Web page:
Right to Equality
Lack of equality and discrimination are drivers of poverty. Gender-based violence especially in conflict and post-conflict societies greatly affects the well-being of children. To this end, we support community initiatives and advocacy to promote gender equality, including addressing gender-based violence, as well as ending all forms of violence against children. This is in line with Goal 5 of the SDGs, on gender equality. Notably End Child Poverty together with the Norwegian Church Aid initiated the African Children and Youth Network for Human Rights /Réseau des Enfants et Jeunes Africains pour les Droits Humains (REJADH) in 2016 to advocate for equality for both boys and girls.
REJADH was established as a platform for advocacy by and for young people. REJADH brings together children, youth, and young adults (between 13 – 29 years mostly) from 5 countries: Burundi, Democratic Republic of Congo, Mali, Somalia, and South Sudan – countries greatly affected by conflict, poverty, and Gender-Based Violence (GBV). Through this program, we sought to empower young leaders (youth, youth influencers, and young adults) with the necessary skills to help them reduce, prevent, and end gender-based violence and its negative effects on young people and the community at large. This has been done primarily through a campaign dubbed Myth of Maputo. This Campaign calls for the ratification and full implementation of the Maputo Protocol, among other strategies to address GBV and it negative impacts on children and youth. In this campaign, the network has mainly focussed on capacity building sessions, for instance, through advocacy, leadership training and networking as well as online advocacy.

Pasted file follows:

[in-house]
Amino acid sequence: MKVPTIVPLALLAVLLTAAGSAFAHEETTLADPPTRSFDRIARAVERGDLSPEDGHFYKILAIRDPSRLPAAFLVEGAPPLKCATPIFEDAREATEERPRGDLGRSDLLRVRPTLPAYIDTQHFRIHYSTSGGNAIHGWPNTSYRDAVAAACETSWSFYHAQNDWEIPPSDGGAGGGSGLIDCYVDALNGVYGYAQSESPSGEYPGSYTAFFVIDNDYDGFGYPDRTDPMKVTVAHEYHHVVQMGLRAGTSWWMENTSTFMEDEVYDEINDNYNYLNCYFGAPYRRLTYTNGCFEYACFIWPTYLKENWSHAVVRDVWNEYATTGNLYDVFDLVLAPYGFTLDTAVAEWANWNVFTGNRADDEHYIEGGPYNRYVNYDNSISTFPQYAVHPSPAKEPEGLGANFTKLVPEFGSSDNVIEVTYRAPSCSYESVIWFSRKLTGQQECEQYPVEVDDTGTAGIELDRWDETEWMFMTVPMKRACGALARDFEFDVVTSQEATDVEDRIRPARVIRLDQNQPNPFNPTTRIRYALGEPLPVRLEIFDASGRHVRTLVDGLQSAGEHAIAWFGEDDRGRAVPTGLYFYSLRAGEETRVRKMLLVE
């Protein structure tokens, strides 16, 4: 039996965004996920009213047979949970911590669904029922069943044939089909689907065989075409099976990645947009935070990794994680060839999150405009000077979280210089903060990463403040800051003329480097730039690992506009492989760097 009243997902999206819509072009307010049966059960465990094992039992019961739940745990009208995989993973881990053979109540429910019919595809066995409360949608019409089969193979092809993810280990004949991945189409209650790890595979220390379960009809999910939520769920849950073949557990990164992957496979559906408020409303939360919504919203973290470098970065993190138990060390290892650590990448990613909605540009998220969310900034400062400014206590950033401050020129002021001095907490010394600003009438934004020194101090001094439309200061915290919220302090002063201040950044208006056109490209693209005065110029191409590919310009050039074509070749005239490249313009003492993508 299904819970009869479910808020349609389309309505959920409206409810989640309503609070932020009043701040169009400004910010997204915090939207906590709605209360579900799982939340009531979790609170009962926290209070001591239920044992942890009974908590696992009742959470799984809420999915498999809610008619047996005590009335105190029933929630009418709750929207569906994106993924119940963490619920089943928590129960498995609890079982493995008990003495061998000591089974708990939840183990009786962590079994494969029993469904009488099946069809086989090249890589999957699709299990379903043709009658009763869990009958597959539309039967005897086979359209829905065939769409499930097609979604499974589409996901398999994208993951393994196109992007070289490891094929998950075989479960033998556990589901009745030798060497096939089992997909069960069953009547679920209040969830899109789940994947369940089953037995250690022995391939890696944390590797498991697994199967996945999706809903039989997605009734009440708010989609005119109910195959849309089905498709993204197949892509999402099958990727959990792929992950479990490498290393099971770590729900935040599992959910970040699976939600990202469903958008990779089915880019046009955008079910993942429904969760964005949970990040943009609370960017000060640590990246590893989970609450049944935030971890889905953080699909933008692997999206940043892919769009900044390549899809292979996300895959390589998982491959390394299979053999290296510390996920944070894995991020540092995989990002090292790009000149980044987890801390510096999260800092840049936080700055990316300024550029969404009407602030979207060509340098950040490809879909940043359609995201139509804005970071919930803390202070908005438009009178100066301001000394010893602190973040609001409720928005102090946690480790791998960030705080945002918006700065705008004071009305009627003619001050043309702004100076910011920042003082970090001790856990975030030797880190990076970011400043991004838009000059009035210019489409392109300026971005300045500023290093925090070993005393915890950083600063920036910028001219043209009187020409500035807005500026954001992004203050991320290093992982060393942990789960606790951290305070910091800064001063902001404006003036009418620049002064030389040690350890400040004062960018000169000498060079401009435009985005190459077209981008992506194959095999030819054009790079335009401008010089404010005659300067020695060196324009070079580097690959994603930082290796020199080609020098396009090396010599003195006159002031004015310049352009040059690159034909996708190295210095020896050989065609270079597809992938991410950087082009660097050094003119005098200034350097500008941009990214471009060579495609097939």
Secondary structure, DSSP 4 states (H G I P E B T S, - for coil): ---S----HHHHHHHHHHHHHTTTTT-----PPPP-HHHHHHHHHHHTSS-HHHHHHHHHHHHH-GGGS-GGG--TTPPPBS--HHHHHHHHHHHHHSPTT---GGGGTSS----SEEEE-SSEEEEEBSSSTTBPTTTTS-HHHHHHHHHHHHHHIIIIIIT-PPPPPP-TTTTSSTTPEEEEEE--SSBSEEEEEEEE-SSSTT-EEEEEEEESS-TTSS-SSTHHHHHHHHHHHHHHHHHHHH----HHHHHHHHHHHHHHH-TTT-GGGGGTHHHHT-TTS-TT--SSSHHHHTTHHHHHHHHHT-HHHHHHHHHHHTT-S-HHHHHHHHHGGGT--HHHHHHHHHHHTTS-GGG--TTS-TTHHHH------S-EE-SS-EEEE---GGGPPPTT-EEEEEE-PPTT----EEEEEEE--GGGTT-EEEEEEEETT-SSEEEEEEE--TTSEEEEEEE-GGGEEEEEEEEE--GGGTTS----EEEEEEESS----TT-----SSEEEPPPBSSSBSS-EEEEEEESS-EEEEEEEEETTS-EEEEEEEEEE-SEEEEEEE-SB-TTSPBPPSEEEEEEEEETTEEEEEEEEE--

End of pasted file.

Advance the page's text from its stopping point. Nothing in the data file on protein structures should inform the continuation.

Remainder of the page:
REJADH has directly reached to more than 5,000 children and youth in the target countries through the Myth of Maputo campaign. Similarly, its online reach has been overwhelming through the REJADH social media spaces.
“We have worked with religious leaders in supporting and implementing the Maputo Protocol; Women in the area of implementation are aware and able to claim their rights which is guaranteed by the Maputo protocol, encouraging and supporting the Ministry of gender, child social welfare to take effective measures to implement the Maputo Protocol” Faisal Altahir, REJADH, South Sudan.
“Seeing our peers get married is what made us want to address this issue because we live in this community and us too are under pressure to get married” – Salma, 16 years – Kenya